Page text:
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Was Gareth Jones murdered by Stalin's agents?


John Simkin
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Gareth Jones was a British journalist who visited the Soviet Union in 1933. On the 31st March, The Evening Standard carried a report by Jones on the conditions he discovered in the rural areas that he considered to be the result of Stalin's Five Year Plan: "The main result of the Five Year Plan has been the tragic ruin of Russian agriculture. This ruin I saw in its grim reality. I tramped through a number of villages in the snow of March. I saw children with swollen bellies. I slept in peasants’ huts, sometimes nine of us in one room. I talked to every peasant I met, and the general conclusion I draw is that the present state of Russian agriculture is already catastrophic but that in a year’s time its condition will have worsened tenfold... The Five-Year Plan has built many fine factories. But it is bread that makes factory wheels go round, and the Five-Year Plan has destroyed the bread-supplier of Russia."

The American journalists based in Moscow had become too close to Stalin's government and had been used in its campaign against Leon Trotsky. Eugene Lyons, the Moscow correspondent of the United Press International pointed out in in his autobiography, Assignment in Utopia (1937): "On emerging from Russia, Jones made a statement which, startling though it sounded, was little more than a summary of what the correspondents and foreign diplomats had told him. To protect us, and perhaps with some idea of heightening the authenticity of his reports, he emphasized his Ukrainian foray rather than our conversation as the chief source of his information. In any case, we all received urgent queries from our home offices on the subject. But the inquiries coincided with preparations under way for the trial of the British engineers. The need to remain on friendly terms with the censors at least for the duration of the trial was for all of us a compelling professional necessity."

Lyons and his friend Walter Duranty decided to try and undermine these reports by Jones. Lyons told Bassow Whitman, the author of The Moscow Correspondents: Reporting on Russia from the Revolution to Glasnost (1988): "We admitted enough to soothe our consciences, but in roundabout phrases that damned Jones a xxxx. The filthy business having been disposed of, someone ordered vodka." Duranty published an article, Russians Hungry But Not Starving, in the New York Times on 31st March 1933, where he argued that there was a conspiracy in the agricultural sector by "wreckers" and "spoilers" had "made a mess of Soviet food production".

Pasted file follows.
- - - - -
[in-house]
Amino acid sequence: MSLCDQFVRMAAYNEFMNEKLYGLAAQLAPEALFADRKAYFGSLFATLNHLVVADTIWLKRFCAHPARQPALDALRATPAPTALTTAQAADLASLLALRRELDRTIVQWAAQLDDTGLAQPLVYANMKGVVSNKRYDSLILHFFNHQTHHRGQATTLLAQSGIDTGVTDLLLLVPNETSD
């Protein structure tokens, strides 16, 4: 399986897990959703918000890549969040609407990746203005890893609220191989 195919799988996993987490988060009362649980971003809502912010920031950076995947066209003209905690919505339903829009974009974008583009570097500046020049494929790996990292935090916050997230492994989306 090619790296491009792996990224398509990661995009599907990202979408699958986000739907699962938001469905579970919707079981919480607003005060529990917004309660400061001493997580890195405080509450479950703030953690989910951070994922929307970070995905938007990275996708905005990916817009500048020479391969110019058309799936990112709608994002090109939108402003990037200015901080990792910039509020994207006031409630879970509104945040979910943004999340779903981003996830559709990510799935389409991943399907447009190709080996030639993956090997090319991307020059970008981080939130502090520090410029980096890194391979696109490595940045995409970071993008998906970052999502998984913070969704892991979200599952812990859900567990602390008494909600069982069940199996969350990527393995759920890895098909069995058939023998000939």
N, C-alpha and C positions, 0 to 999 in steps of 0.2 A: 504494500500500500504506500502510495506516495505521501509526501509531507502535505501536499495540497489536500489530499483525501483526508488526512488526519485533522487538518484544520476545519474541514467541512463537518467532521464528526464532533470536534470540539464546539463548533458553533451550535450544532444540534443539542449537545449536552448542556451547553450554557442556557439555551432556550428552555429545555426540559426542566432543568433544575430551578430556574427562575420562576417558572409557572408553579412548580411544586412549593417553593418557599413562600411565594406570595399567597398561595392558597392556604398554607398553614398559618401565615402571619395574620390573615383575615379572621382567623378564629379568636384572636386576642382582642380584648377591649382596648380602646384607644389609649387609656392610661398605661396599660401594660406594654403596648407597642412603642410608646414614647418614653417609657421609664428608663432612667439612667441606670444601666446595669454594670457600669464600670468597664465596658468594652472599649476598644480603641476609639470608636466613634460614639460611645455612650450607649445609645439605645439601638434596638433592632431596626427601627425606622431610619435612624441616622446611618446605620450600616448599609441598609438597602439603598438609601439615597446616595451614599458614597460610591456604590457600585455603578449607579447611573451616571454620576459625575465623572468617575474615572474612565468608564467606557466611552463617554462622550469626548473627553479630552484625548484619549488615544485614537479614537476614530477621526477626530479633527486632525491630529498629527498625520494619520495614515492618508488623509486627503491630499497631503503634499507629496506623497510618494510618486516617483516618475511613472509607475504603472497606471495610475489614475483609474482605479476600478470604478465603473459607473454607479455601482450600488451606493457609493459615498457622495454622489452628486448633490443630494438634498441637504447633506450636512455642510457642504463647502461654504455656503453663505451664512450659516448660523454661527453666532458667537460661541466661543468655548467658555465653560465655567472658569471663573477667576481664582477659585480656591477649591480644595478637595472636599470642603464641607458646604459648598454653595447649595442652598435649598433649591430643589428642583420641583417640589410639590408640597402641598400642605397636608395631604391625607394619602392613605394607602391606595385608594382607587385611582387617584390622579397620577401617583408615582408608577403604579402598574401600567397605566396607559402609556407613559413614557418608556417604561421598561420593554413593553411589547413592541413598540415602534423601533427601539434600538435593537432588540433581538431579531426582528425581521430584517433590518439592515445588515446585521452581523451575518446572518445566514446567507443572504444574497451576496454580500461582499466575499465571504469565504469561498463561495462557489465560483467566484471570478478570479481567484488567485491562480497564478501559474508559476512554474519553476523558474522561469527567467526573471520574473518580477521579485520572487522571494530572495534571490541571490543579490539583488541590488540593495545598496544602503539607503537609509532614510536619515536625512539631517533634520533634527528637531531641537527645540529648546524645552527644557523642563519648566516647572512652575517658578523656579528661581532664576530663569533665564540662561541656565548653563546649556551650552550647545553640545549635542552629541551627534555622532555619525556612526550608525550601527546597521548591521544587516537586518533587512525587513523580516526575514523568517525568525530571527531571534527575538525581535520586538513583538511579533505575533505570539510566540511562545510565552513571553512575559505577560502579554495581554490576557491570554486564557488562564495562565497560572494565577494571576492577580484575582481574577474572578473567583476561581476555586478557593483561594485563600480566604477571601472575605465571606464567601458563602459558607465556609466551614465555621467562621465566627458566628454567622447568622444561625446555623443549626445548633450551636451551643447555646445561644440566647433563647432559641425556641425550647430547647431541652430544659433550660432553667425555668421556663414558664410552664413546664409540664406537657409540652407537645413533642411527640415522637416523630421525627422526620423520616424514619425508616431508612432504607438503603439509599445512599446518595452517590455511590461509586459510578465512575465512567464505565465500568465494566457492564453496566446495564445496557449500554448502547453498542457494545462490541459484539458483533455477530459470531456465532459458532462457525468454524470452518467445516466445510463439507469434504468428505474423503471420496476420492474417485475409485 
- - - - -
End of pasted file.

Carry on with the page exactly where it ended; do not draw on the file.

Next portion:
However, he did admit that the Soviet government had made some harsh decisions: "To put it brutally - you can't make an omelette without breaking eggs, and the Bolshevik leaders are just as indifferent to the casualties that may be involved in their drive toward socialism as any General during the World War who ordered a costly attack in order to show his superiors that he and his division possessed the proper soldierly spirit. In fact, the Bolsheviki are more indifferent because they are animated by fanatical conviction."

Duranty then went on to criticize Gareth Jones. He admitted that there had been "serious food shortages" but Jones was wrong to suggest that the Soviet Union was enduring a famine: "There is no actual starvation or deaths from starvation but there is widespread mortality from disease due to malnutrition, especially in the Ukraine, North Caucasus, and Lower Volga." He then went on to claim that Jones description of famine in the Soviet Union was an example of "wishful thinking".

Eugene Lyons has argued: "Throwing down Jones was as unpleasant a chore as fell to any of us in years of juggling facts to please dictatorial regimes - but throw him down we did, unanimously and in almost identical formulas of equivocation. Poor Gareth Jones must have been the most surprised human being alive when the facts he so painstakingly garnered from our mouths were snowed under by our denials."